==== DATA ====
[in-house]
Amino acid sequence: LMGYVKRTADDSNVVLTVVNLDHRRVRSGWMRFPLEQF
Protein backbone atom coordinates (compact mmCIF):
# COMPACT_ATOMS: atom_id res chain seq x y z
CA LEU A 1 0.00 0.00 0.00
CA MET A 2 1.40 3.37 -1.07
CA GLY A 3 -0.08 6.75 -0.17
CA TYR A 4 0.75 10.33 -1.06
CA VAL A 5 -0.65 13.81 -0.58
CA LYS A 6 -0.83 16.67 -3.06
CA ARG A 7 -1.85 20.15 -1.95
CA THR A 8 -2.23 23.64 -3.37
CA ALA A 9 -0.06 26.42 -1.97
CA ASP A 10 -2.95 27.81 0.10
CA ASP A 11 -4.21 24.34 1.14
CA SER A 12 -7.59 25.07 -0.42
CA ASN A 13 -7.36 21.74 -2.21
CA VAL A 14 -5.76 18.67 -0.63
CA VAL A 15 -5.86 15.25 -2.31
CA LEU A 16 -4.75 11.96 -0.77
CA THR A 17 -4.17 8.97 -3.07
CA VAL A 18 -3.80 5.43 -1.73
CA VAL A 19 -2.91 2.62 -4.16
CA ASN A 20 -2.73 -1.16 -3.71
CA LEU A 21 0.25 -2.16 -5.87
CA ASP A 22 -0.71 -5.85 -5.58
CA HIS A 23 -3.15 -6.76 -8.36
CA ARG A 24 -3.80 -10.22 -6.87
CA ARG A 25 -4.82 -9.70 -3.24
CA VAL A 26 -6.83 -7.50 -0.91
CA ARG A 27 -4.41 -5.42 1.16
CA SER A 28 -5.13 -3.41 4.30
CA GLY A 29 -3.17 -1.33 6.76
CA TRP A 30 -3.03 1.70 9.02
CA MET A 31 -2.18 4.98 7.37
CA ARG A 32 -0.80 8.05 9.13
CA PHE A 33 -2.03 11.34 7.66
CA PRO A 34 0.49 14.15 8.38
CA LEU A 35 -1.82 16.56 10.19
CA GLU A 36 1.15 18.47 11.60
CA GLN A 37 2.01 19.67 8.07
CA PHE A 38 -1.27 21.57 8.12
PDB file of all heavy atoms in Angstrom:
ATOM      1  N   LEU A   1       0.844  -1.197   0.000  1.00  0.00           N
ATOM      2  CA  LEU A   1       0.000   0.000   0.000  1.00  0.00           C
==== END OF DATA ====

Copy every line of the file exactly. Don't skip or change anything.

[in-house]
Amino acid sequence: LMGYVKRTADDSNVVLTVVNLDHRRVRSGWMRFPLEQF
Protein backbone atom coordinates (compact mmCIF):
# COMPACT_ATOMS: atom_id res chain seq x y z
CA LEU A 1 0.00 0.00 0.00
CA MET A 2 1.40 3.37 -1.07
CA GLY A 3 -0.08 6.75 -0.17
CA TYR A 4 0.75 10.33 -1.06
CA VAL A 5 -0.65 13.81 -0.58
CA LYS A 6 -0.83 16.67 -3.06
CA ARG A 7 -1.85 20.15 -1.95
CA THR A 8 -2.23 23.64 -3.37
CA ALA A 9 -0.06 26.42 -1.97
CA ASP A 10 -2.95 27.81 0.10
CA ASP A 11 -4.21 24.34 1.14
CA SER A 12 -7.59 25.07 -0.42
CA ASN A 13 -7.36 21.74 -2.21
CA VAL A 14 -5.76 18.67 -0.63
CA VAL A 15 -5.86 15.25 -2.31
CA LEU A 16 -4.75 11.96 -0.77
CA THR A 17 -4.17 8.97 -3.07
CA VAL A 18 -3.80 5.43 -1.73
CA VAL A 19 -2.91 2.62 -4.16
CA ASN A 20 -2.73 -1.16 -3.71
CA LEU A 21 0.25 -2.16 -5.87
CA ASP A 22 -0.71 -5.85 -5.58
CA HIS A 23 -3.15 -6.76 -8.36
CA ARG A 24 -3.80 -10.22 -6.87
CA ARG A 25 -4.82 -9.70 -3.24
CA VAL A 26 -6.83 -7.50 -0.91
CA ARG A 27 -4.41 -5.42 1.16
CA SER A 28 -5.13 -3.41 4.30
CA GLY A 29 -3.17 -1.33 6.76
CA TRP A 30 -3.03 1.70 9.02
CA MET A 31 -2.18 4.98 7.37
CA ARG A 32 -0.80 8.05 9.13
CA PHE A 33 -2.03 11.34 7.66
CA PRO A 34 0.49 14.15 8.38
CA LEU A 35 -1.82 16.56 10.19
CA GLU A 36 1.15 18.47 11.60
CA GLN A 37 2.01 19.67 8.07
CA PHE A 38 -1.27 21.57 8.12
PDB file of all heavy atoms in Angstrom:
ATOM      1  N   LEU A   1       0.844  -1.197   0.000  1.00  0.00           N
ATOM      2  CA  LEU A   1       0.000   0.000   0.000  1.00  0.00           C